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Posted by on Aug 2, 2012 in Politics | 1 comment

Mitt Romney’s Comeback Plan: His Vice Presidential Pick

Buzzfeed reports that presumptive Republican candidate Mitt Romney’s advisers are now saying what many analysts have noted and what some of his staunch supporters insist is not true: his campaign is now not in (ahem) great shape — and he’s hoping his Vice Presidential pick can be a game changer.

Or, at least, a media narrative changer:

Mitt Romney has lost each of the last 40 days, each day in its own way. Now his campaign, finally reckoning with a summer of effective fundraising and disastrous messaging, is hoping the waters will recede, and looking for a safe mountaintop on which to land his weathered ark.

Romney’s aides — resigned to the current news cycle until after the Olympics end — said in interviews this week that they see a safe landing: The vice presidential announcement, followed up by the Republican convention, offer Romney a chance to retake control over his own narrative.

In the meantime, aides are left to do what they can to mitigate the damage. They are hyping the impending running-mate selection and deploying the short-listers across swing states to stump for the candidate. Romney’s team is also promising another charm offensive after several public flaps with the press, tasking Kevin Madden, Romney’s affable 2008 spokesman, to occupy a more hands-on role as the campaign enters its final stretch. The campaign is also stepping up its efforts on defense, bringing on Michele Davis, a former top Treasury aide, to deal with the gaping wound that has been Bain Capital.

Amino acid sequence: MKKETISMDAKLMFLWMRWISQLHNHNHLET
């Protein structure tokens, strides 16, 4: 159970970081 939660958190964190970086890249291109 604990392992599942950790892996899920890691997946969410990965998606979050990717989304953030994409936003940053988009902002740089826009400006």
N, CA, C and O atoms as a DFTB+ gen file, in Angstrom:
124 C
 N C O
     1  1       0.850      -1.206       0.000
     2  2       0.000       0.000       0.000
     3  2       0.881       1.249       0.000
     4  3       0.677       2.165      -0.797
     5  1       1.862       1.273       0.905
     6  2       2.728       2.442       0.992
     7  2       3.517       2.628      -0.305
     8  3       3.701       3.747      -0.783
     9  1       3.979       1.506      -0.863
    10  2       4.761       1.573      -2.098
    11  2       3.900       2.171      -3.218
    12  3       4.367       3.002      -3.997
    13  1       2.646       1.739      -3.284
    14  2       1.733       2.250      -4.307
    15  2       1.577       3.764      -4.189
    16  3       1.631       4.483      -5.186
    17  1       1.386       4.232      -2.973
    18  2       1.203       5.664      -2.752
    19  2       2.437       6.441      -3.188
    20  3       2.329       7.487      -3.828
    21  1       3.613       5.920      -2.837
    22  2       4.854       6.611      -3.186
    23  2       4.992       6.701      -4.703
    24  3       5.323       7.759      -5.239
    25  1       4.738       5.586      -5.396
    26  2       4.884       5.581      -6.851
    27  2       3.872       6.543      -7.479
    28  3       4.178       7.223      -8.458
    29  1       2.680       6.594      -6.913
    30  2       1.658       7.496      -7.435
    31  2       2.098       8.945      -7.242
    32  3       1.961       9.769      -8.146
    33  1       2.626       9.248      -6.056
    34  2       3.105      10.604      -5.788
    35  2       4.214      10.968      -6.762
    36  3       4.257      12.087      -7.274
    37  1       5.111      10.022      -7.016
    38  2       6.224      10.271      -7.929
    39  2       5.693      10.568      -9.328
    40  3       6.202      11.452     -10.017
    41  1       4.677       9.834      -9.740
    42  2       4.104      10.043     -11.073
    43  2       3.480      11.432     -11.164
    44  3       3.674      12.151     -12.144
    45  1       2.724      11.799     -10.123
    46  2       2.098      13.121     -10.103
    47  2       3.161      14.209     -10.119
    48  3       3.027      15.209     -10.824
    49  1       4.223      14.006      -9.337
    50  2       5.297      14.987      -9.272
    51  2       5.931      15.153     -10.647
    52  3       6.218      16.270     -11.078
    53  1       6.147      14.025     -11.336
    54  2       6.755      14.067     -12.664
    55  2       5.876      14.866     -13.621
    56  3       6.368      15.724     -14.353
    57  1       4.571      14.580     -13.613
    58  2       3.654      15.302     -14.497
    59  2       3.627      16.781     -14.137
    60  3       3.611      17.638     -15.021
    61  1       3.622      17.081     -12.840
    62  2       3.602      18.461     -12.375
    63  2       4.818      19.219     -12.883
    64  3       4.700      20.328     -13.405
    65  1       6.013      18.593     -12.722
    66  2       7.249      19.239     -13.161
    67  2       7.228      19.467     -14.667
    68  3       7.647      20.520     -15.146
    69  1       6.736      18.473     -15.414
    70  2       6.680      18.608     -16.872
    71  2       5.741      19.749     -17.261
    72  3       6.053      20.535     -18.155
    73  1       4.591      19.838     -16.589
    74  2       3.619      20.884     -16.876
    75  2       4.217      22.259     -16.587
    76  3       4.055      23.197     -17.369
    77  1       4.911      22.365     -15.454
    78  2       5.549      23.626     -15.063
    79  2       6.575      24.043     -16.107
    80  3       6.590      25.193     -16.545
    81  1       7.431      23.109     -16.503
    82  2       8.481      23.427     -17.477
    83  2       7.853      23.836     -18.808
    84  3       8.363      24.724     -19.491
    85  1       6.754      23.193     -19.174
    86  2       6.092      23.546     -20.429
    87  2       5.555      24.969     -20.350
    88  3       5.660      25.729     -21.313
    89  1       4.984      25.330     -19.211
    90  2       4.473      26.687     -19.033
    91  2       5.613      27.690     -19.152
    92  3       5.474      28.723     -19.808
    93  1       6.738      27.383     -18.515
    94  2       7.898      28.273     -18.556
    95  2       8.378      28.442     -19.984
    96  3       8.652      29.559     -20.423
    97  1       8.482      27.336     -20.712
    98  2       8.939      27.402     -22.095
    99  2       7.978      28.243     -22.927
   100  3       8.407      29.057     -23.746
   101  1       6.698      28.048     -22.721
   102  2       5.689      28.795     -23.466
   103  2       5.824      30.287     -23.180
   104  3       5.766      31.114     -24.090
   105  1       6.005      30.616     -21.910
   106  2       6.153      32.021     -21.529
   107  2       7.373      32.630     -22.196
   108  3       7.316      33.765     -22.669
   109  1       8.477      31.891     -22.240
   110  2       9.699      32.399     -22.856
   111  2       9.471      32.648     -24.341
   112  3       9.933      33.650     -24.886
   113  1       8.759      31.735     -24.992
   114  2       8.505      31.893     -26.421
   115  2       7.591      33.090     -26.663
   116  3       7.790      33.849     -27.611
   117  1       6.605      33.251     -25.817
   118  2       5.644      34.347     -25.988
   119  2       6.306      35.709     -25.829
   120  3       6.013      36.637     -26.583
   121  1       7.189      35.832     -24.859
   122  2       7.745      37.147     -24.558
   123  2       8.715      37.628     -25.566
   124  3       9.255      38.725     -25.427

Asked how the campaign was planning to recover from weeks of lost news cycles in July, Romney campaign senior adviser Eric Fehrnstrom did not contest the characterization, but said it wouldn’t ultimately matter.

“This campaign is not like a baseball game where you evaluate the score after every inning,” he said.

Still, implicit in that response is an acknowledgement of how difficult the deluge has been. The trouble began precisely at midnight on June 21st, when the Washington Post reported that Bain Capital-owned companies moved jobs overseas, a report followed in what appeared to be seconds by a prepared statement from Obama adviser David Axelrod.

But here is the problem:

  • The media excitement as a new political name in the political mix can’t be sustained through election day.
  • The Vice Presidential pick is going to be someone Team Romney had better vet really well and expect to be totally vetted by the media.
  • If he tries a “game changer” like John McCain did with Dick Cheney’s least-best-bud Sarah Palin, it’s a roll of the dice. Sarah Palin may be a powerhouse to Tea Party members and now exercise great clout within the GOP, but she did not prove to be a)a prepared candidate b)a great candidate in the general election c)someone who brought huge number of votes to the McCain campaign from non-GOPers.
  • A Vice Presidential pick will not solve the biggest problem of the Romney campaign itself: Mitt Romney, who never seems to miss a chance to put his foot in his mouth and whose continued refusal to release his tax returns and other indications of a penchant for secrecy and the erasure of records of his past actions (as Governor of Massachusetts and the Olympics) leave him as a continuing target for tough media questions and perhaps even more investigative journalism.
  • A Vice Presidential pick will for a while erase the existing media narrative at the time.

    But although there have been exceptions, in few cases have Vice Presidential picks won an election for a candidate.

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